On February 21, amid the furore over whether Prime Minister Narendra Modi was shooting for a documentary at Corbett National Park after a suicide bomber attacked a Central Reserve Police Force convoy in Kashmir’s Pulwama district, his water resources minister took to Twitter to make an announcement.
The government had “decided to stop our share of water which used to flow to Pakistan”, tweeted Union Water Resources Minister Nitin Gadkari. “We will divert water from Eastern rivers and supply it to our people in Jammu and Kashmir and Punjab.”
He was referring to the waters of the Indus river system, which are shared between Pakistan and India under the Indus Waters Treaty of 1960. This is not the first time that India has threatened to cut off water supply to Pakistan as punitive action.
In 2016, when an army camp at Uri in North Kashmir was attacked by suspected Jaish-e-Mohammad militants, the Indian government had blamed Pakistan for supporting the group. Modi had declared that “blood and water cannot flow together” and the government had threatened to storm out of the treaty. Months later, it resumed dialogue with Pakistan on the implementation of the treaty.
This time, the Pakistan government appears unfazed, saying it had no problem if India diverted water from the eastern rivers flowing out of the Indus, since that would not be a violation of the treaty. Soon afterwards, an official from the water resources ministry clarified Gadkari was only speaking of fully utilising India’s share of the Indus waters, and that this was an old plan.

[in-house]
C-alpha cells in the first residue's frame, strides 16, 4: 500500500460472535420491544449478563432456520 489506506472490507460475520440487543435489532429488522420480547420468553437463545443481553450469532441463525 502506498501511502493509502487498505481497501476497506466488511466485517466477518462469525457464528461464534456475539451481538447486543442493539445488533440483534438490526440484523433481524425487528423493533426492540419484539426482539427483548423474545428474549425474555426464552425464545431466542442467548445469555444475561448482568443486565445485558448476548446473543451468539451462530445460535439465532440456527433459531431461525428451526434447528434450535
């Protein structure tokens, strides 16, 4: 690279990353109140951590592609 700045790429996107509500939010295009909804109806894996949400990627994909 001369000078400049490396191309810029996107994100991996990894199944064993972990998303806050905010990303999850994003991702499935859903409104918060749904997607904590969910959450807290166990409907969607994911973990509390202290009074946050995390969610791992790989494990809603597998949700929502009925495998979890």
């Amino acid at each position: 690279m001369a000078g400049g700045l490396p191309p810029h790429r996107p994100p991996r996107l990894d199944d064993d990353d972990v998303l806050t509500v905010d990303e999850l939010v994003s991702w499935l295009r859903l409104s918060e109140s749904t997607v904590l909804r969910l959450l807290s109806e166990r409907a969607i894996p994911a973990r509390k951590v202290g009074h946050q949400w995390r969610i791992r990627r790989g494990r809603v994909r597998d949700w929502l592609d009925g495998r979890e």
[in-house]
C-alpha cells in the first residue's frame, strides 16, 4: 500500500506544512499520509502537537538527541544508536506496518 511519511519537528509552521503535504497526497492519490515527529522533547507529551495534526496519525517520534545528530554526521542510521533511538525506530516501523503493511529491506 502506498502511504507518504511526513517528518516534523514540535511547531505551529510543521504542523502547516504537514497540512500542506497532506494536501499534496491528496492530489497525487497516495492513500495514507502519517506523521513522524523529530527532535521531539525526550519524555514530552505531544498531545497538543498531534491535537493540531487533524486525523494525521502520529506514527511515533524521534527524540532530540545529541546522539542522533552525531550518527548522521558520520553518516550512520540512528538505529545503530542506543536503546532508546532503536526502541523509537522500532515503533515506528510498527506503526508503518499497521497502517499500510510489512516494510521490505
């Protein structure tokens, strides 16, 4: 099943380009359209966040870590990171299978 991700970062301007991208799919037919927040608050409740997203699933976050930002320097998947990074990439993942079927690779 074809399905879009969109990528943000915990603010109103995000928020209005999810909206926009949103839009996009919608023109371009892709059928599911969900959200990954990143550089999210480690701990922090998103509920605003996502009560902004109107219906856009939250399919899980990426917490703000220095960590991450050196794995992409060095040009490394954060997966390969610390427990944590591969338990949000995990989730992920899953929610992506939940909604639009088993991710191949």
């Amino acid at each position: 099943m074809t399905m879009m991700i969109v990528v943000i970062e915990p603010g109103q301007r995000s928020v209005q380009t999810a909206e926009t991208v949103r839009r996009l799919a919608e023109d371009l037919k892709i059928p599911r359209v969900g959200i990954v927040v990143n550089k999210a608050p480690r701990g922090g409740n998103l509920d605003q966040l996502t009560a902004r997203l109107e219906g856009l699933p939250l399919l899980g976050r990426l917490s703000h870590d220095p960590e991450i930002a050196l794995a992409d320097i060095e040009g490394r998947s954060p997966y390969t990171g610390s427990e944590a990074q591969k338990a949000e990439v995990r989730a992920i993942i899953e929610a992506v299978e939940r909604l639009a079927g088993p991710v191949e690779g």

At a time when Prime Minister Narendra Modi was under fire, Gadkari’s announcement may have been more of a diversionary tactic than an actual threat. That may be all for the best: walking out of the Indus Waters Treaty would not only be an explosive diplomatic move, it would also have terrible human costs.
The Indus Waters Treaty is the fragile barricade that has stopped the two countries from plunging into disastrous water wars, even through seven decades of conflict. It deals with the six rivers of the Indus water basin. Under the British administration, this basin was fertile, uninterrupted agricultural territory. With Partition, India became the upper riparian state overnight.
On April 1, 1948, as hostilities broke out between the two fledgling nations, India cut off water supply from the Sutlej, which flowed across the border into Western Punjab, threatening agriculture in Pakistan. Status quo was restored days later, with the Inter Dominion Agreement, under which India was to continue supplying water for irrigation until Pakistan developed other water resources.
After 12 years of negotiation, mediated by the World Bank, the two countries signed the treaty in Karachi in 1960. It gave India “unrestricted use” of the eastern rivers, the Sutlej, Ravi and Beas. Pakistan had unrestricted use of the western rivers, the Chenab, Jhelum and Indus.
The treaty granted India the use of the western rivers for domestic, non-consumptive and agricultural uses. They could also be used for the generation of hydroelectricity, provided India followed conditions listed under Annexure D of the treaty – that these should be run-of-the-river projects with no live storage, among other things. India would have to furnish Pakistan with the details of the projects.
In effect, Pakistan got 80% of the water from the Indus river system and India 20%, or 33 million acre feet out of 168 million acre feet of water. If disputes arose, the two parties would try to solve them bilaterally first. Appointing a “Neutral Expert” and approaching the International Court of Arbitration are other options.